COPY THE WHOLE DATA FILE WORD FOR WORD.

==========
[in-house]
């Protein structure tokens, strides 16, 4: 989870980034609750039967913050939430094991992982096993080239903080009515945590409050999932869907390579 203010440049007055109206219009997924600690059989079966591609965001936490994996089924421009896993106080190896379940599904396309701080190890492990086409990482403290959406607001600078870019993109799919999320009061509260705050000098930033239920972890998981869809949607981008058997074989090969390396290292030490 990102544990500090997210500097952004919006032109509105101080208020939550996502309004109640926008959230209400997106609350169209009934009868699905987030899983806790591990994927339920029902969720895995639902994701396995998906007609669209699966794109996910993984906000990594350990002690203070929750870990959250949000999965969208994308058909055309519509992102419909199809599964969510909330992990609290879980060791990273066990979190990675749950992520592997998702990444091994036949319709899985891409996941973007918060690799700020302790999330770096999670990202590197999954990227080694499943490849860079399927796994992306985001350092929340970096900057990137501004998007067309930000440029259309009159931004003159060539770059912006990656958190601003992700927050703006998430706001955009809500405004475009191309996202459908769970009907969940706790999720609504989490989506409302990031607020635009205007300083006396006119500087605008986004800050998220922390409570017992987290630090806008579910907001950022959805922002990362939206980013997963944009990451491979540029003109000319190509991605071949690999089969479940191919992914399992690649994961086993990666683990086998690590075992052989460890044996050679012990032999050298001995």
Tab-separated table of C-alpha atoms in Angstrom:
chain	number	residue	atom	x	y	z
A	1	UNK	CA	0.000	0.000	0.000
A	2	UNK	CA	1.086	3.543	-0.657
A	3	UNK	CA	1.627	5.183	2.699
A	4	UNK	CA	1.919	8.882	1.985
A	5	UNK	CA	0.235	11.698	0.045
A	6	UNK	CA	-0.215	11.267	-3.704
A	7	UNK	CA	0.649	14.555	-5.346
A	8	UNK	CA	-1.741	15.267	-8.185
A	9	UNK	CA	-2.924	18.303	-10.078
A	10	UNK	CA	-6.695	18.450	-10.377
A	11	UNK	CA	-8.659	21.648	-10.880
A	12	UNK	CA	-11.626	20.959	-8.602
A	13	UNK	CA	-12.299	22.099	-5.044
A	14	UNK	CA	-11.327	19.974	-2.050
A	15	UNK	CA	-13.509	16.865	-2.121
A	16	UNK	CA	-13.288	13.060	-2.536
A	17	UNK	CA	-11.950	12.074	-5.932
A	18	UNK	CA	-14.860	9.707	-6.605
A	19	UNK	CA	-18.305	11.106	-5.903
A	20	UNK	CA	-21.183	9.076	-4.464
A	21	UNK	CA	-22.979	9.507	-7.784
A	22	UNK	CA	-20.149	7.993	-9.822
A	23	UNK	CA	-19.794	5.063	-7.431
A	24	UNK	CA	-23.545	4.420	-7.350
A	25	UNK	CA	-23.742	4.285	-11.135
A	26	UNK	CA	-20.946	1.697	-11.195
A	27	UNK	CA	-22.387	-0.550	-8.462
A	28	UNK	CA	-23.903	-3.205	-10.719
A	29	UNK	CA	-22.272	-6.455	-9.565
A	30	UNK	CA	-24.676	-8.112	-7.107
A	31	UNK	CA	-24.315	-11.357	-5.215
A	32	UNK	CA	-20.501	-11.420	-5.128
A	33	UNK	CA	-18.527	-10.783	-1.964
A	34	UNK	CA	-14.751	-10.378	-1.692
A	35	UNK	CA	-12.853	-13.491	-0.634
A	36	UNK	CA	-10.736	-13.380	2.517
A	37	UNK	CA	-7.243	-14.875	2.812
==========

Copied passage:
[in-house]
């Protein structure tokens, strides 16, 4: 989870980034609750039967913050939430094991992982096993080239903080009515945590409050999932869907390579 203010440049007055109206219009997924600690059989079966591609965001936490994996089924421009896993106080190896379940599904396309701080190890492990086409990482403290959406607001600078870019993109799919999320009061509260705050000098930033239920972890998981869809949607981008058997074989090969390396290292030490 990102544990500090997210500097952004919006032109509105101080208020939550996502309004109640926008959230209400997106609350169209009934009868699905987030899983806790591990994927339920029902969720895995639902994701396995998906007609669209699966794109996910993984906000990594350990002690203070929750870990959250949000999965969208994308058909055309519509992102419909199809599964969510909330992990609290879980060791990273066990979190990675749950992520592997998702990444091994036949319709899985891409996941973007918060690799700020302790999330770096999670990202590197999954990227080694499943490849860079399927796994992306985001350092929340970096900057990137501004998007067309930000440029259309009159931004003159060539770059912006990656958190601003992700927050703006998430706001955009809500405004475009191309996202459908769970009907969940706790999720609504989490989506409302990031607020635009205007300083006396006119500087605008986004800050998220922390409570017992987290630090806008579910907001950022959805922002990362939206980013997963944009990451491979540029003109000319190509991605071949690999089969479940191919992914399992690649994961086993990666683990086998690590075992052989460890044996050679012990032999050298001995």
Tab-separated table of C-alpha atoms in Angstrom:
chain	number	residue	atom	x	y	z
A	1	UNK	CA	0.000	0.000	0.000
A	2	UNK	CA	1.086	3.543	-0.657
A	3	UNK	CA	1.627	5.183	2.699
A	4	UNK	CA	1.919	8.882	1.985
A	5	UNK	CA	0.235	11.698	0.045
A	6	UNK	CA	-0.215	11.267	-3.704
A	7	UNK	CA	0.649	14.555	-5.346
A	8	UNK	CA	-1.741	15.267	-8.185
A	9	UNK	CA	-2.924	18.303	-10.078
A	10	UNK	CA	-6.695	18.450	-10.377
A	11	UNK	CA	-8.659	21.648	-10.880
A	12	UNK	CA	-11.626	20.959	-8.602
A	13	UNK	CA	-12.299	22.099	-5.044
A	14	UNK	CA	-11.327	19.974	-2.050
A	15	UNK	CA	-13.509	16.865	-2.121
A	16	UNK	CA	-13.288	13.060	-2.536
A	17	UNK	CA	-11.950	12.074	-5.932
A	18	UNK	CA	-14.860	9.707	-6.605
A	19	UNK	CA	-18.305	11.106	-5.903
A	20	UNK	CA	-21.183	9.076	-4.464
A	21	UNK	CA	-22.979	9.507	-7.784
A	22	UNK	CA	-20.149	7.993	-9.822
A	23	UNK	CA	-19.794	5.063	-7.431
A	24	UNK	CA	-23.545	4.420	-7.350
A	25	UNK	CA	-23.742	4.285	-11.135
A	26	UNK	CA	-20.946	1.697	-11.195
A	27	UNK	CA	-22.387	-0.550	-8.462
A	28	UNK	CA	-23.903	-3.205	-10.719
A	29	UNK	CA	-22.272	-6.455	-9.565
A	30	UNK	CA	-24.676	-8.112	-7.107
A	31	UNK	CA	-24.315	-11.357	-5.215
A	32	UNK	CA	-20.501	-11.420	-5.128
A	33	UNK	CA	-18.527	-10.783	-1.964
A	34	UNK	CA	-14.751	-10.378	-1.692
A	35	UNK	CA	-12.853	-13.491	-0.634
A	36	UNK	CA	-10.736	-13.380	2.517
A	37	UNK	CA	-7.243	-14.875	2.812